Sean Letendre (L) and Chris Ferris (R) pose with former Secretary of Defense Ash Carter after winning first prize in their division at last month's Defending Digital Democracy Hackathon. (Photo courtesy Benn Craig/Belfer Center for Science and International Affairs)
April 30, 2018 — Fact-checking news as you consume it can be tedious. Two Georgetown College computer science majors want to change that.
A proposal from Chris Ferris (C’20) and Sean Letendre (C’20) won first prize in its category at a hackathon hosted by the Belfer Center for Science and International Affairs at the Harvard Kennedy School of Government last month.
The Defending Digital Democracy Hackathon featured teams of students who submitted competing proposals to better secure elections and preserve democracy in the digital age. Judges included former Secretary of Defense Ash Carter, former campaign managers for Hillary Rodham Clinton and Mitt Romney, and officials from government agencies, technology firms, and think tanks.
Ferris and Letendre won the $5,000 first prize in the Technical Method Project Design or Concept category, which required competitors to “Develop a project proposal or system design for a technical method to stop information operations from exploiting social media platforms.”
When Ferris and LeTendre heard about the Hackathon from alumna Sara Carioscia (C’17), they immediately saw an opportunity that could put their skills to good use at the epicenter of government and cybersecurity.
“We wanted to seize the opportunity to become active participants in the effort to hinder the spread of misinformation,” Letendre said.
“I feel news organizations and politicians have discussed the problem of information attacks damaging democratic systems at length, but have failed to propose and implement effective solutions,” Ferris added. “I was also attracted by the cash prizes.”
The two submitted a two-page concept proposal and were selected as one of three finalist teams that would travel to Cambridge, Mass., to present their ideas to the judges.
SOCIAL FACT CHECKING
Ferris and Letendre’s concept seeks to directly address the problem of unreliable or false “news” spreading over social networks without making a dramatic change to user experiences.
Titled “Social Fact Checking,” the concept encourages a large base of verified users to correct claims made in trending articles and posts, and then non-intrusively inserts these corrections into online content.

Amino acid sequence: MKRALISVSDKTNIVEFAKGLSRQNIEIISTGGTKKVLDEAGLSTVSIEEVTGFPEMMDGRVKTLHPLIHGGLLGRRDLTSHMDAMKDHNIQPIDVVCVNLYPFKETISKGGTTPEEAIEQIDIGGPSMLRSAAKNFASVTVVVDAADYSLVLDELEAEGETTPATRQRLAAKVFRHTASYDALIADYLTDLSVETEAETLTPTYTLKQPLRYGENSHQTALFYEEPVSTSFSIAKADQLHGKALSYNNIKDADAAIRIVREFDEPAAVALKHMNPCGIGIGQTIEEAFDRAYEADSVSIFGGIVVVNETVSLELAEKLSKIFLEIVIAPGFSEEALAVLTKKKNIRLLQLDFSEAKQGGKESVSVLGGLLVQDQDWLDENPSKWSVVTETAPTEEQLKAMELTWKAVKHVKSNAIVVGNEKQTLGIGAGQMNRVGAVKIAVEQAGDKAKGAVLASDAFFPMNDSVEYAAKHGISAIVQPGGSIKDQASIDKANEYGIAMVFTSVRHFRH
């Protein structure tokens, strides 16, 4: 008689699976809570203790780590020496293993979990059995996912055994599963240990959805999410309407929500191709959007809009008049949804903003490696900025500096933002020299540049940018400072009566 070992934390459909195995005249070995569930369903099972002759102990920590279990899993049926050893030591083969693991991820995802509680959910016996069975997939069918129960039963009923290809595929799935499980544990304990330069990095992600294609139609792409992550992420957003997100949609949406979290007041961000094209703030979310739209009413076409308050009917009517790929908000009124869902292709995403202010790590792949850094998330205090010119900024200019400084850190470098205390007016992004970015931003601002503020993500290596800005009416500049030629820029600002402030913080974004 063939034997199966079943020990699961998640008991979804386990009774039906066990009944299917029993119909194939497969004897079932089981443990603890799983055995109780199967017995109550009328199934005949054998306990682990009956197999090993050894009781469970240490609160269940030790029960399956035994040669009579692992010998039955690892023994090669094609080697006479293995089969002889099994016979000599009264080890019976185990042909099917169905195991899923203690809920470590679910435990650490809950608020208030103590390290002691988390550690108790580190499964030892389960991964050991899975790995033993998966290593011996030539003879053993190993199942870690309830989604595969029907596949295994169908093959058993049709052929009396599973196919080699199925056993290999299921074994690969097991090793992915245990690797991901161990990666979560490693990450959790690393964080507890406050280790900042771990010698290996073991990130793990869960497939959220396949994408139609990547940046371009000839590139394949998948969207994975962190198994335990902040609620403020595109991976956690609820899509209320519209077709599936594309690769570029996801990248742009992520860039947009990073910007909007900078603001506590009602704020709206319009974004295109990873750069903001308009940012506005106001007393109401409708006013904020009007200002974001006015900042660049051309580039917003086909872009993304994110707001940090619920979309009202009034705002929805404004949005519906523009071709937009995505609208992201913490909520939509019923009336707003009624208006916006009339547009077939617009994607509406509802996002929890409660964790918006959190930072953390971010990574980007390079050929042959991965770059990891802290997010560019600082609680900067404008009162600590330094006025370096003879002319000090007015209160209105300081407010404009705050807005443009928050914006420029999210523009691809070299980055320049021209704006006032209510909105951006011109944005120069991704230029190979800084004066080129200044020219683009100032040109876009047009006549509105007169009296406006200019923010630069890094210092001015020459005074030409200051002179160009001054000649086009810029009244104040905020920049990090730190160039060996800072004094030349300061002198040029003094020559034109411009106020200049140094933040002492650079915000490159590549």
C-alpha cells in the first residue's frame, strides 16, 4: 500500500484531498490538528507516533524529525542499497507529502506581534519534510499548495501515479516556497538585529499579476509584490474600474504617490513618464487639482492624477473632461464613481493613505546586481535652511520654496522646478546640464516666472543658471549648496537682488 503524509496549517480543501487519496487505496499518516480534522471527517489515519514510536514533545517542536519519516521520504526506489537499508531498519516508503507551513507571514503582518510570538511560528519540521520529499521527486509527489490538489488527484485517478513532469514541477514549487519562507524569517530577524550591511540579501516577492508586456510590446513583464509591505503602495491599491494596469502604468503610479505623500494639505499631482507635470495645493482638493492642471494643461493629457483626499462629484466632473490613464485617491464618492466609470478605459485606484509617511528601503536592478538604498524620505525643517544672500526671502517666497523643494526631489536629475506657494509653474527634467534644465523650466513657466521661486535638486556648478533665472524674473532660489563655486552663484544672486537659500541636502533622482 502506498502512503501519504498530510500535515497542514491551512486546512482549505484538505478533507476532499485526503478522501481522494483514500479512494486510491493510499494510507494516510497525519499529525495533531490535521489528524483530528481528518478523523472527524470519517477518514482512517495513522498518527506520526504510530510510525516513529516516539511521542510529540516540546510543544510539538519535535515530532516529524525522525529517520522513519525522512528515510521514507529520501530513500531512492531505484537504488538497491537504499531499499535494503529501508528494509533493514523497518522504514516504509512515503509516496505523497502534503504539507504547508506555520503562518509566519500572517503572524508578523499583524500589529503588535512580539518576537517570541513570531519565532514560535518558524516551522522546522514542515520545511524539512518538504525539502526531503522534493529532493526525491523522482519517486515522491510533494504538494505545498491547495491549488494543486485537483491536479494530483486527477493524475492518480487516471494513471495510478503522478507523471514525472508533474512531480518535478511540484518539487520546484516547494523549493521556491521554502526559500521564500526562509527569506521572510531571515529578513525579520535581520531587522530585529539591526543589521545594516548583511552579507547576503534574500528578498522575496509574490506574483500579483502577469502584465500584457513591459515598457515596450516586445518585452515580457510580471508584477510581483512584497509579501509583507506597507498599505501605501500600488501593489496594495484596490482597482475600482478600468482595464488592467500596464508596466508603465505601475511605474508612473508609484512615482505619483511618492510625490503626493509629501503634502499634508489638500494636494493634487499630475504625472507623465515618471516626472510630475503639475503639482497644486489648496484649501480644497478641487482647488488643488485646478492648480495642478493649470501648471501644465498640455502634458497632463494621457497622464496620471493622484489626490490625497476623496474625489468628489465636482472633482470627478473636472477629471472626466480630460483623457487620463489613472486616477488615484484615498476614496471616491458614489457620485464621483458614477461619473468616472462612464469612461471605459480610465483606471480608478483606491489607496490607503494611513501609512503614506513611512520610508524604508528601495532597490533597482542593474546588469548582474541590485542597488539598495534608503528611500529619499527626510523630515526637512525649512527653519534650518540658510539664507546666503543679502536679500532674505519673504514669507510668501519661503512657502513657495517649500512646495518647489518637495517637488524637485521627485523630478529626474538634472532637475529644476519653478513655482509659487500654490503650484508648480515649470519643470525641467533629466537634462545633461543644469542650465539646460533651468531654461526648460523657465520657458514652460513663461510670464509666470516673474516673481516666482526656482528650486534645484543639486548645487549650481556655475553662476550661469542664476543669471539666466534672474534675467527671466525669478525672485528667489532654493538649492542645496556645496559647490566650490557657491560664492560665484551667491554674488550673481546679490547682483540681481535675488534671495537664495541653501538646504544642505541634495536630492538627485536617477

As Ferris and Letendre envision it, Social Fact Checking would allow people reading online content to see that a claim is possibly incorrect, click once to see a summary of the evidence against the claim, and click again to see direct links to the underlying sources of that summary.
“By allowing people to know a claim is contested and understand the evidence that contradicts the claim without having to disrupt their reading by going to an external site, our application prevents uninformed people who are concerned with the truth from being influenced by and sharing false information,” Ferris said.
Ferris and Letendre’s proposal finished ahead of finalists from the National Intelligence University and Carnegie Mellon University. The team left with a greater appreciation for the work of cybersecurity professionals.
“We saw what it looks like for representatives of governments and corporations to discuss and collaboratively work towards solutions that defend democracy,” Letendre said.
The Georgetown team hopes to develop prototype Social Fact Checking software over the next few months, then pitch it to an established media education organization like the Poynter Institute.
The Georgetown team credits their coursework for preparing them to compete in the Hackathon.
“The excellent computer science program allows students to develop technical and problem-solving skills and gives students experience working collaboratively on teams to solve problems,” Ferris said. “Having gone through some of this program helped me at the Hackathon.”
In addition to their computer science classes, Ferris and Letendre are pursuing majors in government and mathematics, respectively. Ferris believes these interdisciplinary academic plans gave them an additional edge.
“In my government coursework, I have been encouraged to think about creative solutions to political issues,” Ferris said.
— Patrick Curran